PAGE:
Chapter

Conclusion: Beware of Science

Nicholas Jardine

in The Scenes of Inquiry

Published in print September 2000 | ISBN: 9780198250395
Published online October 2011 | e-ISBN: 9780191681288 | DOI: http://dx.doi.org/10.1093/acprof:oso/9780198250395.003.0011
Conclusion: Beware of Science

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This chapter begins with a defence of the basic premises and strategies used in evaluating claims of the sciences to have accumulated real questions and true answers. The enterprise of this book and its companion, The Fortunes of Inquiry, is subjected to a reflexive assessment, in which the accounts of truth and reality are exposed. The chapter goes on to defend the right of the philosopher to offer such advice. It urges scientists to beware of the complacency induced by the myths of the unity, rationality, and ‘world-guidedness’ of science. It argues that the scenes of the inquiry of the sciences will remain limited and distorted unless scientists become more reflective, taking serious account of the findings of sociologists and social historians about the diversity of the social practices of the sciences. The chapter concludes that reflexive assessment of accounts of truth and reality is indicative of a distinctive domain of historical evidence in which a person may seek evidence of the truth.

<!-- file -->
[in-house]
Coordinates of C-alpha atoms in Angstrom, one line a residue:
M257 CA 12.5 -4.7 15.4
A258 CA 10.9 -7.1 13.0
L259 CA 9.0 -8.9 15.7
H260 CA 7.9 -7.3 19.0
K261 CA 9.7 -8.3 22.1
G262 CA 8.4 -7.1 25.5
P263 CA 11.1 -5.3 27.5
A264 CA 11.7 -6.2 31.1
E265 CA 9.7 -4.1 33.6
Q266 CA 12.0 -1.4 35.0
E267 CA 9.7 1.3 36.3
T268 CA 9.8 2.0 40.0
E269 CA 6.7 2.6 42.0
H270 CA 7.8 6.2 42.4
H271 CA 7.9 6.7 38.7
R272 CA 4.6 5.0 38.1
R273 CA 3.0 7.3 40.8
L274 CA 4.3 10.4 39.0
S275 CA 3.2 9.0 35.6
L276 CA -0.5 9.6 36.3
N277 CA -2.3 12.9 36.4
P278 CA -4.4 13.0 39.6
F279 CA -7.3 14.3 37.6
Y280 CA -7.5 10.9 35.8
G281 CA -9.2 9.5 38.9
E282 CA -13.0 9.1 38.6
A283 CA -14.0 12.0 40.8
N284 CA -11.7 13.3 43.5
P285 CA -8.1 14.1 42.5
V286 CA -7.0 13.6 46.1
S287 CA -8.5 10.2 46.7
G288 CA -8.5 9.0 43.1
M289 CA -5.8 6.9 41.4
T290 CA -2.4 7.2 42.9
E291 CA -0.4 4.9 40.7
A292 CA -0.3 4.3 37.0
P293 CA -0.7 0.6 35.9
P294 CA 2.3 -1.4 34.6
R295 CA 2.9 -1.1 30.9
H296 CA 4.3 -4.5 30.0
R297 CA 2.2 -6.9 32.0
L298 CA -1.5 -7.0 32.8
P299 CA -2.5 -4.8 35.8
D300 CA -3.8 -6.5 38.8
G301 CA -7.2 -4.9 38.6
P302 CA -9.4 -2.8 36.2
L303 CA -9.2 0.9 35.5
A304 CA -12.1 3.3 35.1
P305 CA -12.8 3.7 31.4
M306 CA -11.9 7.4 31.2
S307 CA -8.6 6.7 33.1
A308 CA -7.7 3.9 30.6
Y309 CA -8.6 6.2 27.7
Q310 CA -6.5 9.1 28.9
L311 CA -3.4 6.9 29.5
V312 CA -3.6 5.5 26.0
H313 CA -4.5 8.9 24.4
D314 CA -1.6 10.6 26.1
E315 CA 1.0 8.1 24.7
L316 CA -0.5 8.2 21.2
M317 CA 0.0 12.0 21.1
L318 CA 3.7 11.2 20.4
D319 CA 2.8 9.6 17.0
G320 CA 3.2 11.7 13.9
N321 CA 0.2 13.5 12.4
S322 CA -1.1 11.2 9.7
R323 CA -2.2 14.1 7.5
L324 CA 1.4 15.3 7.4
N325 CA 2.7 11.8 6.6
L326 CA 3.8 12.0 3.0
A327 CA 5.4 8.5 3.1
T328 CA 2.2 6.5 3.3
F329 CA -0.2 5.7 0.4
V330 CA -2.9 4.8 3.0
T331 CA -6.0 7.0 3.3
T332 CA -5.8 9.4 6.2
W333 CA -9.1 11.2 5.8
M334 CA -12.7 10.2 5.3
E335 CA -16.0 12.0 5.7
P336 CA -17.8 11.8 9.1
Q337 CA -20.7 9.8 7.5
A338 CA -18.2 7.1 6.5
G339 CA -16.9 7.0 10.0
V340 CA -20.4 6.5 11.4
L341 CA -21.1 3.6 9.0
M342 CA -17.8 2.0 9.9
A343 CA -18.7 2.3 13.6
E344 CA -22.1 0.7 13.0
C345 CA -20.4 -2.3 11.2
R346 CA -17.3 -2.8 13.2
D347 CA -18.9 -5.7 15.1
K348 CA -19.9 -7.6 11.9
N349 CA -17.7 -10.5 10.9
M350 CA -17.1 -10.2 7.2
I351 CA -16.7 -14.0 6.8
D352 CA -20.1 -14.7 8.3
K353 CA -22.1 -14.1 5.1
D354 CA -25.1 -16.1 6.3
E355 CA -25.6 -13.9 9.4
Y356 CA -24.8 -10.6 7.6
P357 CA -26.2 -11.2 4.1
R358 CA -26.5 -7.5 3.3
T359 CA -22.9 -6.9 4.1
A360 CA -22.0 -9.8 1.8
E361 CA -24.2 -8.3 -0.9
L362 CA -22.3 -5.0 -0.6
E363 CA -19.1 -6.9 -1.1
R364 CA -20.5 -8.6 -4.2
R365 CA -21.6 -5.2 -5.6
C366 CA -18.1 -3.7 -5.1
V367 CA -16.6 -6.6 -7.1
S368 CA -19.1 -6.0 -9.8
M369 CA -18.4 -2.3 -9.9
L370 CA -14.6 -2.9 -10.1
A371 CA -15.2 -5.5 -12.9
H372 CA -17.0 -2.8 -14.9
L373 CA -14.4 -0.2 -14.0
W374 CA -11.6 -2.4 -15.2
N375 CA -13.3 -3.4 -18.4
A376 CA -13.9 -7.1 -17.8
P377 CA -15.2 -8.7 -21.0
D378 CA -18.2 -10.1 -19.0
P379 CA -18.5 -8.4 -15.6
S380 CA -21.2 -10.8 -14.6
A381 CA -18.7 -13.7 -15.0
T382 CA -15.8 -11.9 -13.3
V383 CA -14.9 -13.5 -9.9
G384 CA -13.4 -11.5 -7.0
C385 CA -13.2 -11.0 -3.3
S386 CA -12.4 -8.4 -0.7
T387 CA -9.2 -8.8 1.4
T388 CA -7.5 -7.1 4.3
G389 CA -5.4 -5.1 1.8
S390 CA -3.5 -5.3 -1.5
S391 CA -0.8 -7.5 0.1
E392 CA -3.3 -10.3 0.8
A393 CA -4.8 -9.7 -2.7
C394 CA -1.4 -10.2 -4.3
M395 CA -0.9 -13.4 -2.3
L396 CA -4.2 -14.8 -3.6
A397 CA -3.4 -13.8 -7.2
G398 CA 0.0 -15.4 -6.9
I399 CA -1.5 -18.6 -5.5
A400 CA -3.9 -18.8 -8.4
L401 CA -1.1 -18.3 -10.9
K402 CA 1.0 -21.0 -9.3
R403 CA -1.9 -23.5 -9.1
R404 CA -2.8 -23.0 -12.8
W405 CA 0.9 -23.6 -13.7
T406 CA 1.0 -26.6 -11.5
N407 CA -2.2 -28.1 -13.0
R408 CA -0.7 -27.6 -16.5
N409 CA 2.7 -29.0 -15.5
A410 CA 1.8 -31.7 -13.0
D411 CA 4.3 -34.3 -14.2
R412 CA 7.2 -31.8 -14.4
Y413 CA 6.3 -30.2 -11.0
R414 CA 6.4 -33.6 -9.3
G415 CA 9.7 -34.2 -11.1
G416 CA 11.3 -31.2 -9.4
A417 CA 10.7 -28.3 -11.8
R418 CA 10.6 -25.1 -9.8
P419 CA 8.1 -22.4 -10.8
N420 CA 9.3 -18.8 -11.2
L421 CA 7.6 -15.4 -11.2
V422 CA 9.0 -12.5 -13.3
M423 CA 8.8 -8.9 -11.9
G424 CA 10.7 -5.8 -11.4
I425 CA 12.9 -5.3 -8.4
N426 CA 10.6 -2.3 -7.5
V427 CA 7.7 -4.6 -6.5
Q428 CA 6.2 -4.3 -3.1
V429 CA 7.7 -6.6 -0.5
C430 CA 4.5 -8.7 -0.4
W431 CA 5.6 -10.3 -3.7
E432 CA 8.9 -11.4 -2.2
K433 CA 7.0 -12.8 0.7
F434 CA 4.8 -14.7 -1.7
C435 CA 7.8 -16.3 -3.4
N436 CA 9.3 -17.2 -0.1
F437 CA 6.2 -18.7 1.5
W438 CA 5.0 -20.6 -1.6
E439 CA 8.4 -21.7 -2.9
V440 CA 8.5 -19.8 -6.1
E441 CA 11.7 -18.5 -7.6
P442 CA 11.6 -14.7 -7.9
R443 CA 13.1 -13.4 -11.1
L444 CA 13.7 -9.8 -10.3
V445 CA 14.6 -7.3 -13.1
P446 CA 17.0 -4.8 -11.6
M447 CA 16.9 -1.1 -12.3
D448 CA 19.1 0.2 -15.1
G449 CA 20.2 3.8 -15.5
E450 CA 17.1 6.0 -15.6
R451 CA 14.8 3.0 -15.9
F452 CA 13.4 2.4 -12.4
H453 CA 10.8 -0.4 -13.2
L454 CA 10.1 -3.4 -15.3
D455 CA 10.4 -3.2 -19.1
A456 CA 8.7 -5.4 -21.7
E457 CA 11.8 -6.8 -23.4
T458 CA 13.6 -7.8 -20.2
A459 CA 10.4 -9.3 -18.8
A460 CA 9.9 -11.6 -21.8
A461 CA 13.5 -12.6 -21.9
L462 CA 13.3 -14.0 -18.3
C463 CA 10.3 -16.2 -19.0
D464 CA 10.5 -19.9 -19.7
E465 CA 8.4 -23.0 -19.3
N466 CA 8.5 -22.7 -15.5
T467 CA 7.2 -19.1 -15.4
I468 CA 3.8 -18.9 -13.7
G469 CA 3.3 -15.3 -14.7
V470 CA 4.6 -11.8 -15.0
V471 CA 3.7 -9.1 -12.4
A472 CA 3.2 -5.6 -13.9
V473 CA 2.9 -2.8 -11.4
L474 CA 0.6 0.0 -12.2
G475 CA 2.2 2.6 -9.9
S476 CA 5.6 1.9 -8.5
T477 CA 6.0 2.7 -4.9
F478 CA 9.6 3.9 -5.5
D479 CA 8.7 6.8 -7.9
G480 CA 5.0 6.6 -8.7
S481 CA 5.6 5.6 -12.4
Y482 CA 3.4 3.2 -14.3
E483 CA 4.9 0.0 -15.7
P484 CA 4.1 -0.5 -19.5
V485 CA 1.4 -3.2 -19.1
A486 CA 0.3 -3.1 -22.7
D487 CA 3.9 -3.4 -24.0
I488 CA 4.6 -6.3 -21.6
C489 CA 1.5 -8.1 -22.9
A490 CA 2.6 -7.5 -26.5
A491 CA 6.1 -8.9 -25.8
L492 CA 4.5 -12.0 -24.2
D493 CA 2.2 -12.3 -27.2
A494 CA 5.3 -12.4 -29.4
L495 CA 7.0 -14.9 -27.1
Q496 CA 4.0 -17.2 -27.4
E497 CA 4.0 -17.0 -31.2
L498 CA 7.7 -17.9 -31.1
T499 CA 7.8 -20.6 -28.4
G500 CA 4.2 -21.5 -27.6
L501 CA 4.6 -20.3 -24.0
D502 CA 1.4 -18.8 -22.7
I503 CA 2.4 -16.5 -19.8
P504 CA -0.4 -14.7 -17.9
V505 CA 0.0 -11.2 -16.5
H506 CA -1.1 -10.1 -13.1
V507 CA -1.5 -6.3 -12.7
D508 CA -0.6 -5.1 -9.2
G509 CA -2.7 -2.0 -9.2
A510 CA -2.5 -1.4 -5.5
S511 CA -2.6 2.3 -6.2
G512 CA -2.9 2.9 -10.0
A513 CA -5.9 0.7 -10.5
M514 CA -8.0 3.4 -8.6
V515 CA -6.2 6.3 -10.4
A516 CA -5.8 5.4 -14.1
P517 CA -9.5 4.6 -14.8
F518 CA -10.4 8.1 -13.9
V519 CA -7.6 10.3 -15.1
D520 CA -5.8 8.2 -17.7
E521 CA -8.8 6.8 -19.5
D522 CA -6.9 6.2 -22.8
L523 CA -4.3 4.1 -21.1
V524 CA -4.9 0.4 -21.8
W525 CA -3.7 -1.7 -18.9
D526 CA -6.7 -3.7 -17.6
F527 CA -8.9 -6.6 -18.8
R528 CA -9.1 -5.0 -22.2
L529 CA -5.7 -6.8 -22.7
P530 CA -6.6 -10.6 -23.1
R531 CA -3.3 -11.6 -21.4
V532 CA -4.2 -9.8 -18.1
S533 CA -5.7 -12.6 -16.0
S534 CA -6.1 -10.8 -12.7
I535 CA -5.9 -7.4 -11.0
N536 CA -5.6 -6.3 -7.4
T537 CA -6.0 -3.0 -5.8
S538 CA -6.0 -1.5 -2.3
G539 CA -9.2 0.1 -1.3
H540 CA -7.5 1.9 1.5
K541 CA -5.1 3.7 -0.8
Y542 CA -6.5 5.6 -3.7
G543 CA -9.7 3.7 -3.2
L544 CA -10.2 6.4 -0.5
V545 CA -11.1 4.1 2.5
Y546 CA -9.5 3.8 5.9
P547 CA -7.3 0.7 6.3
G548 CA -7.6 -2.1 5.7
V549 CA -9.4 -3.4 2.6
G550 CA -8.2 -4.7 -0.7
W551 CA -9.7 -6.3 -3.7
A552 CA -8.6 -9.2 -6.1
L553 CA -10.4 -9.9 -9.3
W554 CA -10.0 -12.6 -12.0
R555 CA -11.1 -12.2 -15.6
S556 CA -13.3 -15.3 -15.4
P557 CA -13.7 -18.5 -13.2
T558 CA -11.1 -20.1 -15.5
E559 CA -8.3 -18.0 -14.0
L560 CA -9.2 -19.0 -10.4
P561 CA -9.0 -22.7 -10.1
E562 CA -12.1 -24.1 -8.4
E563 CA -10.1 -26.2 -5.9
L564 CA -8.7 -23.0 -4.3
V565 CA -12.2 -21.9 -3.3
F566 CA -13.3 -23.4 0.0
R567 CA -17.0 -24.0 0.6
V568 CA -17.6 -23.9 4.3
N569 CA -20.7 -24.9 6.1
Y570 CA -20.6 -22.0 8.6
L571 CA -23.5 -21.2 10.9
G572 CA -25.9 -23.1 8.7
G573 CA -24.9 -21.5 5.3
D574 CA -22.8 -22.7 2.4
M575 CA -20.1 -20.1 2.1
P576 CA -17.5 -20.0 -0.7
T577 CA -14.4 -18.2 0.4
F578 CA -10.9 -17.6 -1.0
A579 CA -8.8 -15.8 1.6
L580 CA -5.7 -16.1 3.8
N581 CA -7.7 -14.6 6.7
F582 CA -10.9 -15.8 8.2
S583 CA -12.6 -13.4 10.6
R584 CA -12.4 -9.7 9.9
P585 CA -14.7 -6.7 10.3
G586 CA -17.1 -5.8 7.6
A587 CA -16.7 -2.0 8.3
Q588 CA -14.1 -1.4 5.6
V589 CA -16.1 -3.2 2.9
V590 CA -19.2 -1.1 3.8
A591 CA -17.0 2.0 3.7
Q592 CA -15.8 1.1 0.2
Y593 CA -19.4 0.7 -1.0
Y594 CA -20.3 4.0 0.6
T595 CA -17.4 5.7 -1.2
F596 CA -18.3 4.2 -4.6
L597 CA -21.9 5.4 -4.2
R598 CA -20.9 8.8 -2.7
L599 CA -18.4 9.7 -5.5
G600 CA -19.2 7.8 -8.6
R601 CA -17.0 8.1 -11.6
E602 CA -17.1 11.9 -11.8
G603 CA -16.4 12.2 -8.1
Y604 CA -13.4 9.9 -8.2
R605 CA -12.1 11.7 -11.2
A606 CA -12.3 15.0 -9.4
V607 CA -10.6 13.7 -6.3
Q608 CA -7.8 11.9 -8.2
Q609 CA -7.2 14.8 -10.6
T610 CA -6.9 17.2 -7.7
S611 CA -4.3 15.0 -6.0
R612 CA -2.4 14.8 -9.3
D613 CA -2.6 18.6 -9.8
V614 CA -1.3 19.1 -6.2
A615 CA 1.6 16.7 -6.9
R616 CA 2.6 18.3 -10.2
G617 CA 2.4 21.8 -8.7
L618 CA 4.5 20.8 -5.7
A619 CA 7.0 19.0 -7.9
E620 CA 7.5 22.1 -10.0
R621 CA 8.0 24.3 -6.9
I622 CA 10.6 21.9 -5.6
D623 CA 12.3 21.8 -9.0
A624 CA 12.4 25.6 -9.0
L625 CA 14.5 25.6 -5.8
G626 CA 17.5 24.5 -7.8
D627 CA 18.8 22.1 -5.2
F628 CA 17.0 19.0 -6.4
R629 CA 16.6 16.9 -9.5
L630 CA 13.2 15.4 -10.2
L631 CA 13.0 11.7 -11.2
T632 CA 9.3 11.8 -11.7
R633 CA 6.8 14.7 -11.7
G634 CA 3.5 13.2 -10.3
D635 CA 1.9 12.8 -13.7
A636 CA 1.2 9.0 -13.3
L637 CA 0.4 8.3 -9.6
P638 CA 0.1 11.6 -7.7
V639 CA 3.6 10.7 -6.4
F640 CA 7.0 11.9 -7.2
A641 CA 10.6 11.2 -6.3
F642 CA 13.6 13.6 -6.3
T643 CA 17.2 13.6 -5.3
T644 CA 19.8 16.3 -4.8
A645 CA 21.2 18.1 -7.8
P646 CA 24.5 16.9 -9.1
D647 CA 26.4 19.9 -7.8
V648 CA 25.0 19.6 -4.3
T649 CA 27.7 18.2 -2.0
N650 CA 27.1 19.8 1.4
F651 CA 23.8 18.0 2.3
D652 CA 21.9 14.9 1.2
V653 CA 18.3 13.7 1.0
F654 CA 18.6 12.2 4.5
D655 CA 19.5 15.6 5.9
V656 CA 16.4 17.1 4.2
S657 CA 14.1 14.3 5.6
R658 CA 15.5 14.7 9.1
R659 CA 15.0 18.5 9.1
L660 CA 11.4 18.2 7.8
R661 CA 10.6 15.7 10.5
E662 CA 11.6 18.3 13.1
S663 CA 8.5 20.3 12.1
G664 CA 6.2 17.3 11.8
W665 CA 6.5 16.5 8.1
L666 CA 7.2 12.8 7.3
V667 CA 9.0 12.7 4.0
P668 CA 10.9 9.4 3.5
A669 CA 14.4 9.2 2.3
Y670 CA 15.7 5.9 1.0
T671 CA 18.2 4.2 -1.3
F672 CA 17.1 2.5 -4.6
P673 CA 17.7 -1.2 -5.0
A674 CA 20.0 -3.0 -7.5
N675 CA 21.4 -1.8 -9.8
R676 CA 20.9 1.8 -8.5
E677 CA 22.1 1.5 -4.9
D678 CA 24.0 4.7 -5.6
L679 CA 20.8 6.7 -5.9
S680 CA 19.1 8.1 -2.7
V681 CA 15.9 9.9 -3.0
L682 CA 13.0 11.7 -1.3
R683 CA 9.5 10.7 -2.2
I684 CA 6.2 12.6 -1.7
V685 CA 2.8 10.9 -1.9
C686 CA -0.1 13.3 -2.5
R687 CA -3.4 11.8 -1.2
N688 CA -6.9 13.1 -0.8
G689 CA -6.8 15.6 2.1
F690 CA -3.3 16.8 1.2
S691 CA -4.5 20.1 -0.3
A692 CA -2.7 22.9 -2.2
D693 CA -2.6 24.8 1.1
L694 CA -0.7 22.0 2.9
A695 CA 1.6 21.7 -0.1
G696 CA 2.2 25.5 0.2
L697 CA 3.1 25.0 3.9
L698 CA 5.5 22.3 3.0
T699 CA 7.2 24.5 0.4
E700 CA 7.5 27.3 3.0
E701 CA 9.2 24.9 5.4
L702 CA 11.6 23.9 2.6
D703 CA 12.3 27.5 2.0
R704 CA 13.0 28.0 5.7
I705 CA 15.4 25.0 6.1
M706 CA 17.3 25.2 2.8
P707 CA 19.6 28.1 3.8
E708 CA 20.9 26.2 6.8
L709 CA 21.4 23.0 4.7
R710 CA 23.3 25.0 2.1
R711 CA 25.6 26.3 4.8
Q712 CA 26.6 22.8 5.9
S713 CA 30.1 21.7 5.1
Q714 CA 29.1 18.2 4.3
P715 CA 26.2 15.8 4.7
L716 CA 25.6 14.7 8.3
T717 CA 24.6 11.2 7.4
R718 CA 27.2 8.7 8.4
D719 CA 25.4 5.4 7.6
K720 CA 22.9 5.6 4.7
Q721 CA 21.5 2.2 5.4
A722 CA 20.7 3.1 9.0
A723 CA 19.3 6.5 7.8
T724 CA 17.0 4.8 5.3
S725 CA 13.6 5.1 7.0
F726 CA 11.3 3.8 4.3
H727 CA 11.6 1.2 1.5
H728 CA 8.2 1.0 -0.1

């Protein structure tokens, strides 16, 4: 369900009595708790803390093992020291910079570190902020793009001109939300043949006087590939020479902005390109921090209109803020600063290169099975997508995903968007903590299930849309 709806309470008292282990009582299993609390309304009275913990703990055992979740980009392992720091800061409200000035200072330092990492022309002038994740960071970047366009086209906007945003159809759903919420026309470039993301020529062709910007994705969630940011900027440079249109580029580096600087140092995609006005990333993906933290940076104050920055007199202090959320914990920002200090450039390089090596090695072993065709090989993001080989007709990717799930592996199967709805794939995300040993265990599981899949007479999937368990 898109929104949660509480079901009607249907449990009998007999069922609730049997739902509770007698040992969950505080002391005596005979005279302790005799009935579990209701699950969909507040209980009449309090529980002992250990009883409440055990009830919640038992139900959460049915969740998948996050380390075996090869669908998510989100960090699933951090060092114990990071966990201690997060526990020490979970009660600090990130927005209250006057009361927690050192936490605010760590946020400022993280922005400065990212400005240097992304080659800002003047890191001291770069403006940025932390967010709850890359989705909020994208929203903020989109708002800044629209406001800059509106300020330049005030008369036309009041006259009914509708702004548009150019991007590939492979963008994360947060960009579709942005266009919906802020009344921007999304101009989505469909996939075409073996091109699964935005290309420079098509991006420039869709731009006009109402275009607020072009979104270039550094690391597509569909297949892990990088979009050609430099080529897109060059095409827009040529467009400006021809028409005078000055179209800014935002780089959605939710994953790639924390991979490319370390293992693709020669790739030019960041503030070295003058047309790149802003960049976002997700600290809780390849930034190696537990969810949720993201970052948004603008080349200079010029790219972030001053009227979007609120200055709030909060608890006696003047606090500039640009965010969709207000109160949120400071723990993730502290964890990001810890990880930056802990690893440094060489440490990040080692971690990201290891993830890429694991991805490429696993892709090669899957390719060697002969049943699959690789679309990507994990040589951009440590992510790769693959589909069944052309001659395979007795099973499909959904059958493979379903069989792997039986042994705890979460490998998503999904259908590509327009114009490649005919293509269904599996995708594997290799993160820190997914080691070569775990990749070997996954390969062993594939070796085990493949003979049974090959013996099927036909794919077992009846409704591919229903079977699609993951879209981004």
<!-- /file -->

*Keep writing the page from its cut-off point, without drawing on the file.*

Keywords: The Fortunes of Inquiry; world-guidedness; unity; rationality; reflexive assessment; accounts of truth

Chapter.  5834 words. 

Subjects: History of Western Philosophy

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